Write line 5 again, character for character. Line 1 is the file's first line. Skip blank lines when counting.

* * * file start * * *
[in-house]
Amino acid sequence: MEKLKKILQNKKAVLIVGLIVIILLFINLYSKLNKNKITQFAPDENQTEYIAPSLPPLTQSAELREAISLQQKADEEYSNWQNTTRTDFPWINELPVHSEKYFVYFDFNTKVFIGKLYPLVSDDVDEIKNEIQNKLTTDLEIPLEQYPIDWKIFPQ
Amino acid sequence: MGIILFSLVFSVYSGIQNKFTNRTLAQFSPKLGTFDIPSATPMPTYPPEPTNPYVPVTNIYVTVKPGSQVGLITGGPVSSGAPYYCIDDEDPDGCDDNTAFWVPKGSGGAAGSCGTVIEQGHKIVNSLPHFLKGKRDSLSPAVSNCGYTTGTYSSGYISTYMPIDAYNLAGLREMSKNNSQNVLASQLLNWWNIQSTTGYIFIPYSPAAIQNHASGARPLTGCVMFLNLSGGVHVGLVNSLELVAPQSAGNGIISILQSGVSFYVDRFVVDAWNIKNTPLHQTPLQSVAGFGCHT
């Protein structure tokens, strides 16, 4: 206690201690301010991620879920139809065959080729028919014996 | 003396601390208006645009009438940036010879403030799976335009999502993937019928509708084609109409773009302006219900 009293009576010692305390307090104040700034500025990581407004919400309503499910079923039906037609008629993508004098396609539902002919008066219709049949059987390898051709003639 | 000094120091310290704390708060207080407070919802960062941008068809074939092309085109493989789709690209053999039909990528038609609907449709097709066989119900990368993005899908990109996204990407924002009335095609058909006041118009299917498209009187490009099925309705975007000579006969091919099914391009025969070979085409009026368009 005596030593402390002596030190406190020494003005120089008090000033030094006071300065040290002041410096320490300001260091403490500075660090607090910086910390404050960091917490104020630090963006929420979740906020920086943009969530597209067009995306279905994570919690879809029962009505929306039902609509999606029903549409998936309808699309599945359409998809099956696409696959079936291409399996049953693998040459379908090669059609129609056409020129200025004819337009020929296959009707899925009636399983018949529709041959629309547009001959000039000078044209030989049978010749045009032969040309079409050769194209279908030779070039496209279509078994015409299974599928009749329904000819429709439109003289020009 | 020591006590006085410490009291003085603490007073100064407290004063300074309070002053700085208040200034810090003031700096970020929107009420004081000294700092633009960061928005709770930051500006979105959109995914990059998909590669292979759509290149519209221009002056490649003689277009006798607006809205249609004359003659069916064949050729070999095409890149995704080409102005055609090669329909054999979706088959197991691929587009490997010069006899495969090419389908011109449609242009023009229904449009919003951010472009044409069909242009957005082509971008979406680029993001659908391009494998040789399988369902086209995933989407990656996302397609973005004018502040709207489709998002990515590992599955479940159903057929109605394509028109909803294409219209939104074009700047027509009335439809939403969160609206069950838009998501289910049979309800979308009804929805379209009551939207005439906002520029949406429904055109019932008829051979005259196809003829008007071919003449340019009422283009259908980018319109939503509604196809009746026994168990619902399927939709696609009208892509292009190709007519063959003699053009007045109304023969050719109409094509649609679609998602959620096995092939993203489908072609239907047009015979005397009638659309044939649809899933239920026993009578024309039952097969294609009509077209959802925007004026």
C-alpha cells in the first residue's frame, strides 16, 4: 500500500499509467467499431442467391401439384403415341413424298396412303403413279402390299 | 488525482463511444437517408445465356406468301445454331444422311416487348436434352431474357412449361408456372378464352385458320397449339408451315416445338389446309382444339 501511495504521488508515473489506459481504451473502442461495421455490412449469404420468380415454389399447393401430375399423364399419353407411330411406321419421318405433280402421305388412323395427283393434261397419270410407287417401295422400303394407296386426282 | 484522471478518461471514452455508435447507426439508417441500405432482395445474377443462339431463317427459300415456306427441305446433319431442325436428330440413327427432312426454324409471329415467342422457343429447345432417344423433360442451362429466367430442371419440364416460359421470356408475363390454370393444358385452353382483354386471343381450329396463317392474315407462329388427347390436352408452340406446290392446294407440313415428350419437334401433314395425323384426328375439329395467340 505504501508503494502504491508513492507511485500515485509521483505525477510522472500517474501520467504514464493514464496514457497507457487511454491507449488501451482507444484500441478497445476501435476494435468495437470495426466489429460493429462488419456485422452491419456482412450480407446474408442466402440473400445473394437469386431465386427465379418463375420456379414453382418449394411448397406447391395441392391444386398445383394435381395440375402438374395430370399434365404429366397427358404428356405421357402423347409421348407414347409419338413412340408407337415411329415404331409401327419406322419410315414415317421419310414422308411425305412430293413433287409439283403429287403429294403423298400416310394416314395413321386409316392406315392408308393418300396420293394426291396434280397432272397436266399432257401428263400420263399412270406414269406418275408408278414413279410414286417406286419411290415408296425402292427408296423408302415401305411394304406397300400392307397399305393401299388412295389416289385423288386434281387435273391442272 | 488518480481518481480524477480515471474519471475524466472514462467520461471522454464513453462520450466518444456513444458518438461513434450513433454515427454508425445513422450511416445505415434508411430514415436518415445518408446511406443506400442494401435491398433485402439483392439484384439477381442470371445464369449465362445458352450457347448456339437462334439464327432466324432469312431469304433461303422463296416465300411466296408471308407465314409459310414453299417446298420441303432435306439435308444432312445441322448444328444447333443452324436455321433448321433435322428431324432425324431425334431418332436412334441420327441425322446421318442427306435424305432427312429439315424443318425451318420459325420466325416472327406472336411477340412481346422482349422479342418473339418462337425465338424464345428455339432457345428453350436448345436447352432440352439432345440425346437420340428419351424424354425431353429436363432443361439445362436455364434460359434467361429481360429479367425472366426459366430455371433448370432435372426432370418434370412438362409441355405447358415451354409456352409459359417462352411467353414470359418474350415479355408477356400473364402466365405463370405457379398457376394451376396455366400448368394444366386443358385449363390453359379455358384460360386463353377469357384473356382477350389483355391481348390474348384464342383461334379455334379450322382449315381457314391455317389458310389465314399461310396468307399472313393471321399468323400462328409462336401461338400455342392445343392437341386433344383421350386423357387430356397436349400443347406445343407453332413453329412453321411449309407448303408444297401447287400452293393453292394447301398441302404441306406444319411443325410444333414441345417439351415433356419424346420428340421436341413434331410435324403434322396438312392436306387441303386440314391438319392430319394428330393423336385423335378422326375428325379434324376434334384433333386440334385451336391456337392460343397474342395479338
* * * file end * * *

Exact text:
C-alpha cells in the first residue's frame, strides 16, 4: 500500500499509467467499431442467391401439384403415341413424298396412303403413279402390299 | 488525482463511444437517408445465356406468301445454331444422311416487348436434352431474357412449361408456372378464352385458320397449339408451315416445338389446309382444339 501511495504521488508515473489506459481504451473502442461495421455490412449469404420468380415454389399447393401430375399423364399419353407411330411406321419421318405433280402421305388412323395427283393434261397419270410407287417401295422400303394407296386426282 | 484522471478518461471514452455508435447507426439508417441500405432482395445474377443462339431463317427459300415456306427441305446433319431442325436428330440413327427432312426454324409471329415467342422457343429447345432417344423433360442451362429466367430442371419440364416460359421470356408475363390454370393444358385452353382483354386471343381450329396463317392474315407462329388427347390436352408452340406446290392446294407440313415428350419437334401433314395425323384426328375439329395467340 505504501508503494502504491508513492507511485500515485509521483505525477510522472500517474501520467504514464493514464496514457497507457487511454491507449488501451482507444484500441478497445476501435476494435468495437470495426466489429460493429462488419456485422452491419456482412450480407446474408442466402440473400445473394437469386431465386427465379418463375420456379414453382418449394411448397406447391395441392391444386398445383394435381395440375402438374395430370399434365404429366397427358404428356405421357402423347409421348407414347409419338413412340408407337415411329415404331409401327419406322419410315414415317421419310414422308411425305412430293413433287409439283403429287403429294403423298400416310394416314395413321386409316392406315392408308393418300396420293394426291396434280397432272397436266399432257401428263400420263399412270406414269406418275408408278414413279410414286417406286419411290415408296425402292427408296423408302415401305411394304406397300400392307397399305393401299388412295389416289385423288386434281387435273391442272 | 488518480481518481480524477480515471474519471475524466472514462467520461471522454464513453462520450466518444456513444458518438461513434450513433454515427454508425445513422450511416445505415434508411430514415436518415445518408446511406443506400442494401435491398433485402439483392439484384439477381442470371445464369449465362445458352450457347448456339437462334439464327432466324432469312431469304433461303422463296416465300411466296408471308407465314409459310414453299417446298420441303432435306439435308444432312445441322448444328444447333443452324436455321433448321433435322428431324432425324431425334431418332436412334441420327441425322446421318442427306435424305432427312429439315424443318425451318420459325420466325416472327406472336411477340412481346422482349422479342418473339418462337425465338424464345428455339432457345428453350436448345436447352432440352439432345440425346437420340428419351424424354425431353429436363432443361439445362436455364434460359434467361429481360429479367425472366426459366430455371433448370432435372426432370418434370412438362409441355405447358415451354409456352409459359417462352411467353414470359418474350415479355408477356400473364402466365405463370405457379398457376394451376396455366400448368394444366386443358385449363390453359379455358384460360386463353377469357384473356382477350389483355391481348390474348384464342383461334379455334379450322382449315381457314391455317389458310389465314399461310396468307399472313393471321399468323400462328409462336401461338400455342392445343392437341386433344383421350386423357387430356397436349400443347406445343407453332413453329412453321411449309407448303408444297401447287400452293393453292394447301398441302404441306406444319411443325410444333414441345417439351415433356419424346420428340421436341413434331410435324403434322396438312392436306387441303386440314391438319392430319394428330393423336385423335378422326375428325379434324376434334384433333386440334385451336391456337392460343397474342395479338